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Saturday, October 20, 2012

Craters of the Moon - Part 2

Continuing from the earlier post, in the post lunch session we took a conducted tour of the "Craters of the Moon" with a Park Ranger as a guide. Craters of the Moon is a vast ocean of lava flows with scattered islands of cinder cones and sagebrush. To enter we required permits which were being issued at the Rest Rooms stop. The tall lanky young and pretty park ranger told us that we would require flashlights to see inside the caves. She was well informed and communicated fluently and impressively thus making the tour a pleasurable experience.
 The Lava fields here formed between 15000-20000 years ago. Different types of lava flows can be seen here:Some having a rough, jagged, or clinkery surface called áa lava.,while others have a smooth, ropy, or billowy surface called pahoehoe lava. The stark appearance initially gives an impression of lifelessness. But this is also home to a rich diversity of life with more than 600 plant and 250 animal species.
 Many animals found here are nocturnal like : woodrats (also called packrats), skunks, foxes, bobcats, mountain lions, bats, nighthawks, owls, and most other small desert rodents.  Crepuscular animals( those that are active at dawn & dusk) also found here include mule deer, coyotes, porcupines, mountain cottontails, jackrabbits, and many songbirds. And diurnal animals like: ground squirrels, marmots, chipmunks, lizards, snakes, hawks, and eagles. Of course we did not see a single animal during our tour !
Caves:There are 3 main types of caves found here: lava tubes, fissure caves and differential weathering caves.The vast majority of caves found within the Monument are lava tubes. They formed when the cooling exterior of an active lava flow insulated the molten river within allowing it to continue to flow. In this way lava sometimes flowed for many miles underground until the source was cut off or diverted leaving behind an empty space or “cave.” Indian tunnel (shown in photos) is an excellent example of a lava tube cave.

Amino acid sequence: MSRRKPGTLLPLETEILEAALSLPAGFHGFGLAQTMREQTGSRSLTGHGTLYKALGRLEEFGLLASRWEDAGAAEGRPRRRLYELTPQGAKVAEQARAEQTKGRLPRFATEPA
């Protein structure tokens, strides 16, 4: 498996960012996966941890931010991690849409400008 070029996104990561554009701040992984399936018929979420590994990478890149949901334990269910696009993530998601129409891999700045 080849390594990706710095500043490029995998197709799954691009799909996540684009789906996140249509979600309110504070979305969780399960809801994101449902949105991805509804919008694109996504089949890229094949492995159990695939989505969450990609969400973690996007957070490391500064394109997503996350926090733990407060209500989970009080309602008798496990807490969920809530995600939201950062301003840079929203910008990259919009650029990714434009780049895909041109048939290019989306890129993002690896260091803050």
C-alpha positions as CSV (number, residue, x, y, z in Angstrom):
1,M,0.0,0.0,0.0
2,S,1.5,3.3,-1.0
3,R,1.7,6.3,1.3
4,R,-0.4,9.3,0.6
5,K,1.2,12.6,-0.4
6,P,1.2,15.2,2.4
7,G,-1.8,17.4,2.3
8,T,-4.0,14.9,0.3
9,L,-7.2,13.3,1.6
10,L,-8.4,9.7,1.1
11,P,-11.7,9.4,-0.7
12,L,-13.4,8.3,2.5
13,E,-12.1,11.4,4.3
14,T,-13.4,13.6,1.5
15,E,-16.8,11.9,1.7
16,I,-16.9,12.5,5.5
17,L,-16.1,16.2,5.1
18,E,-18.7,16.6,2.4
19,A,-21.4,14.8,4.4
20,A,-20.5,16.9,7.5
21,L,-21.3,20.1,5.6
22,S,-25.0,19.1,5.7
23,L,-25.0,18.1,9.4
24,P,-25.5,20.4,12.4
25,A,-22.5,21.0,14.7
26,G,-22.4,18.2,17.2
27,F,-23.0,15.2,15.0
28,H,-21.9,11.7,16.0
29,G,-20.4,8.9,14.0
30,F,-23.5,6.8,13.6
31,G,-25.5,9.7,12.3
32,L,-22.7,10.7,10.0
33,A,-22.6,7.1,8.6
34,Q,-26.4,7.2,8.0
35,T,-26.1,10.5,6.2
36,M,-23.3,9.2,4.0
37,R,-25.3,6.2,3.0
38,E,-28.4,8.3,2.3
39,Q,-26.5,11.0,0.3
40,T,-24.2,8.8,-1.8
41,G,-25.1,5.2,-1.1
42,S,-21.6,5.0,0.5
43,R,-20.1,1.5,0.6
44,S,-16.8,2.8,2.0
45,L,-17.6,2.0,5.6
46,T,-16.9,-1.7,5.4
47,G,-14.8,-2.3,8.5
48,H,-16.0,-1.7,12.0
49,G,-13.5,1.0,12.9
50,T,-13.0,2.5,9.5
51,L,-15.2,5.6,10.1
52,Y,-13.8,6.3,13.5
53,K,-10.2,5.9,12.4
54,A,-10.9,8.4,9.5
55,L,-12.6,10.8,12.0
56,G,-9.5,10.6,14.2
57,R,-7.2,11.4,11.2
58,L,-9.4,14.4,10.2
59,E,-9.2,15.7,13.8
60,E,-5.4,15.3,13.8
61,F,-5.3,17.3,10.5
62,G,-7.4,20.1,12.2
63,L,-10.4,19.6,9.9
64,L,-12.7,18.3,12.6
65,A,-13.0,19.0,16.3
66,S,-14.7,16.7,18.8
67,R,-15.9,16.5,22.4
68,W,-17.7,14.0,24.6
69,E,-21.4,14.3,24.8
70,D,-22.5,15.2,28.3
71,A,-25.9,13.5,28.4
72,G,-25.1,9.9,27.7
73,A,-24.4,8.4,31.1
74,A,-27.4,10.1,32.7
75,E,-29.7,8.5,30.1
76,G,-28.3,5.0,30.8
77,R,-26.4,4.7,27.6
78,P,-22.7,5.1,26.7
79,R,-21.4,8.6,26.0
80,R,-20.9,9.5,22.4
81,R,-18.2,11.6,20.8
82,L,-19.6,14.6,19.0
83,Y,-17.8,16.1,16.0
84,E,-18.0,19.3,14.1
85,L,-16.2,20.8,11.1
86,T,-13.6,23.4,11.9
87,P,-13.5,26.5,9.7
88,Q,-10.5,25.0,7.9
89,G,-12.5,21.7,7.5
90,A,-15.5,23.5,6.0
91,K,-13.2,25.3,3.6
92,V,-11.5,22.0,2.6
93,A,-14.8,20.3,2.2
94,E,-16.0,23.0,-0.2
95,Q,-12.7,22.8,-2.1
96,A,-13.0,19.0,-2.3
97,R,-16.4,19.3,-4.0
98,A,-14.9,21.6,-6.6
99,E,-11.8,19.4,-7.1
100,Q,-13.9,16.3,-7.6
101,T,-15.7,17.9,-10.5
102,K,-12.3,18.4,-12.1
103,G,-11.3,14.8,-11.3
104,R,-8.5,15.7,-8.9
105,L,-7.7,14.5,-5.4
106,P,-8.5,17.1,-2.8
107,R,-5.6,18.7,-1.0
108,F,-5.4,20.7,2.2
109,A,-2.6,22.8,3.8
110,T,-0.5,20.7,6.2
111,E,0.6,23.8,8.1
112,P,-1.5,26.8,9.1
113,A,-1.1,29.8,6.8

The Shoshone Tribes made use of the lava caves for shelter and as a source of water during their travel through the Lava fields.

Please enjoy the tour and pictures:
The Forest Ranger and Mira

The rough jagged clinkery surface of 'aa' lava
Fissures in the rock allowing for water retention & shade to support life systems
Plant Life in the aa lava region - above & below
Close up of desert plant
Small Cave provides shelter for small mammals
Larger Caves
Even bigger caves
The Indian Tunnel - one of the largest caves here - a fine example of a Lava Tube
The tour group descending into the Indian tunnel
Formations on the cave roof - above and below
Looking up skyward from the labyrynths of the cave
Exited from the tunnel and back on track !
 Smooth, ropy, or billowy surface called pahoehoe lava

44 comments:

  1. It seems whiter and rockier than the lava fields in Hawaii. Maybe, it's because the lava is newer in Hawaii, since the volcano has been erupting for decades now. The most famous lava tube that tourists flock to in Hawaii is called the Thurston Lava Tube. It is quite beautiful. When you walk through it, it is very dark, and when you exit the tube, there are beautiful green ferns and trees right outside.

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    1. Gigi: Thanks for the information. Good to note that there are active volcanoes in Hawaii ? Have you actually seen one spewing out lava :) LOL

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  2. Wonderful shots with interesting information. Very unique place.

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  3. Compile your reportage with some fantastic writing and pictures, you can bring out a travelogue.

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    1. Thanks for the appreciative suggestion. I am just an ordinary run of the mill amateur blogger taking pictures with an ordinary feature starved automatic camera :)

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  4. These are educational photos. Beautiful in their different formations. :)

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    1. Thanks. Yes the formations are unique and captivating.

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  5. Beautiful holiday you are having, nice.